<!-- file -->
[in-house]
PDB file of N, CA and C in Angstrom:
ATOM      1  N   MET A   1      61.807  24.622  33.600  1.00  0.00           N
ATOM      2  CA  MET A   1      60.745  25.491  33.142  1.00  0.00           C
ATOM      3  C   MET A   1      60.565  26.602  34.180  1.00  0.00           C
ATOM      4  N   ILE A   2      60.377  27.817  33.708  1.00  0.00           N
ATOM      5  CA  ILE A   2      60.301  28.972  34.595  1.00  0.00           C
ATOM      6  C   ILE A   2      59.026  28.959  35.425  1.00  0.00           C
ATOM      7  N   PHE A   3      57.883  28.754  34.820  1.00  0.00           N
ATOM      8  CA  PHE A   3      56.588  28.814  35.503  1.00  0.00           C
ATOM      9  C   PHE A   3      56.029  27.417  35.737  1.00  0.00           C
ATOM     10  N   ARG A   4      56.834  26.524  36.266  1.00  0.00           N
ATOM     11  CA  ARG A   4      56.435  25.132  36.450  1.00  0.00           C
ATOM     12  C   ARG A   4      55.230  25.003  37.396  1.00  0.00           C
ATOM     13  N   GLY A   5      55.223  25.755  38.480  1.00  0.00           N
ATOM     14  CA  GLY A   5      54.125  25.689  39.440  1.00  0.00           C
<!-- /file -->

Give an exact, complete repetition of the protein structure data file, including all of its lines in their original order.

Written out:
[in-house]
PDB file of N, CA and C in Angstrom:
ATOM      1  N   MET A   1      61.807  24.622  33.600  1.00  0.00           N
ATOM      2  CA  MET A   1      60.745  25.491  33.142  1.00  0.00           C
ATOM      3  C   MET A   1      60.565  26.602  34.180  1.00  0.00           C
ATOM      4  N   ILE A   2      60.377  27.817  33.708  1.00  0.00           N
ATOM      5  CA  ILE A   2      60.301  28.972  34.595  1.00  0.00           C
ATOM      6  C   ILE A   2      59.026  28.959  35.425  1.00  0.00           C
ATOM      7  N   PHE A   3      57.883  28.754  34.820  1.00  0.00           N
ATOM      8  CA  PHE A   3      56.588  28.814  35.503  1.00  0.00           C
ATOM      9  C   PHE A   3      56.029  27.417  35.737  1.00  0.00           C
ATOM     10  N   ARG A   4      56.834  26.524  36.266  1.00  0.00           N
ATOM     11  CA  ARG A   4      56.435  25.132  36.450  1.00  0.00           C
ATOM     12  C   ARG A   4      55.230  25.003  37.396  1.00  0.00           C
ATOM     13  N   GLY A   5      55.223  25.755  38.480  1.00  0.00           N
ATOM     14  CA  GLY A   5      54.125  25.689  39.440  1.00  0.00           C